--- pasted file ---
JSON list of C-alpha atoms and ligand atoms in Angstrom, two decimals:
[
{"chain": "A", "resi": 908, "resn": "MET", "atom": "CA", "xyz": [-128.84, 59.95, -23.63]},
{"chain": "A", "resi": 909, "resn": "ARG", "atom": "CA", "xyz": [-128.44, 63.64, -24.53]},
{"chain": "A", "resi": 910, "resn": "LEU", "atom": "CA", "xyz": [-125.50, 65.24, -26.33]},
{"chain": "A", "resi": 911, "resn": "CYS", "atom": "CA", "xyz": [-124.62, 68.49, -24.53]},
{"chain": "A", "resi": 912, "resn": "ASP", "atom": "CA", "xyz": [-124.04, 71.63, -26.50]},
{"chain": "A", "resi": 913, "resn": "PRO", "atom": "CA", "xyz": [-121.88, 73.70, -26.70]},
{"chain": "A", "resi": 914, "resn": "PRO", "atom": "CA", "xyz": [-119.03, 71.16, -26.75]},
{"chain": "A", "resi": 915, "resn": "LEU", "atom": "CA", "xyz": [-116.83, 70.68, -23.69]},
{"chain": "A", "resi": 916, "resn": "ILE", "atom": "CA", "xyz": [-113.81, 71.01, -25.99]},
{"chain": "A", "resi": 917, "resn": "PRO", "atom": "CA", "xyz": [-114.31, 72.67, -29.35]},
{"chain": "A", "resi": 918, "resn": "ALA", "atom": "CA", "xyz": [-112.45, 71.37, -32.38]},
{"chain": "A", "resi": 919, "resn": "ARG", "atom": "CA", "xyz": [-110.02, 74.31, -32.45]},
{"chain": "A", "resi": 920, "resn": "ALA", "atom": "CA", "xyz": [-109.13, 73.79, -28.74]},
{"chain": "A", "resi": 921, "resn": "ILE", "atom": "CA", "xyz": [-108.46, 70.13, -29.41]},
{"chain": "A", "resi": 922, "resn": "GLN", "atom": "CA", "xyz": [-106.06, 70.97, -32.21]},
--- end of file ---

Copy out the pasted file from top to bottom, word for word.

JSON list of C-alpha atoms and ligand atoms in Angstrom, two decimals:
[
{"chain": "A", "resi": 908, "resn": "MET", "atom": "CA", "xyz": [-128.84, 59.95, -23.63]},
{"chain": "A", "resi": 909, "resn": "ARG", "atom": "CA", "xyz": [-128.44, 63.64, -24.53]},
{"chain": "A", "resi": 910, "resn": "LEU", "atom": "CA", "xyz": [-125.50, 65.24, -26.33]},
{"chain": "A", "resi": 911, "resn": "CYS", "atom": "CA", "xyz": [-124.62, 68.49, -24.53]},
{"chain": "A", "resi": 912, "resn": "ASP", "atom": "CA", "xyz": [-124.04, 71.63, -26.50]},
{"chain": "A", "resi": 913, "resn": "PRO", "atom": "CA", "xyz": [-121.88, 73.70, -26.70]},
{"chain": "A", "resi": 914, "resn": "PRO", "atom": "CA", "xyz": [-119.03, 71.16, -26.75]},
{"chain": "A", "resi": 915, "resn": "LEU", "atom": "CA", "xyz": [-116.83, 70.68, -23.69]},
{"chain": "A", "resi": 916, "resn": "ILE", "atom": "CA", "xyz": [-113.81, 71.01, -25.99]},
{"chain": "A", "resi": 917, "resn": "PRO", "atom": "CA", "xyz": [-114.31, 72.67, -29.35]},
{"chain": "A", "resi": 918, "resn": "ALA", "atom": "CA", "xyz": [-112.45, 71.37, -32.38]},
{"chain": "A", "resi": 919, "resn": "ARG", "atom": "CA", "xyz": [-110.02, 74.31, -32.45]},
{"chain": "A", "resi": 920, "resn": "ALA", "atom": "CA", "xyz": [-109.13, 73.79, -28.74]},
{"chain": "A", "resi": 921, "resn": "ILE", "atom": "CA", "xyz": [-108.46, 70.13, -29.41]},
{"chain": "A", "resi": 922, "resn": "GLN", "atom": "CA", "xyz": [-106.06, 70.97, -32.21]},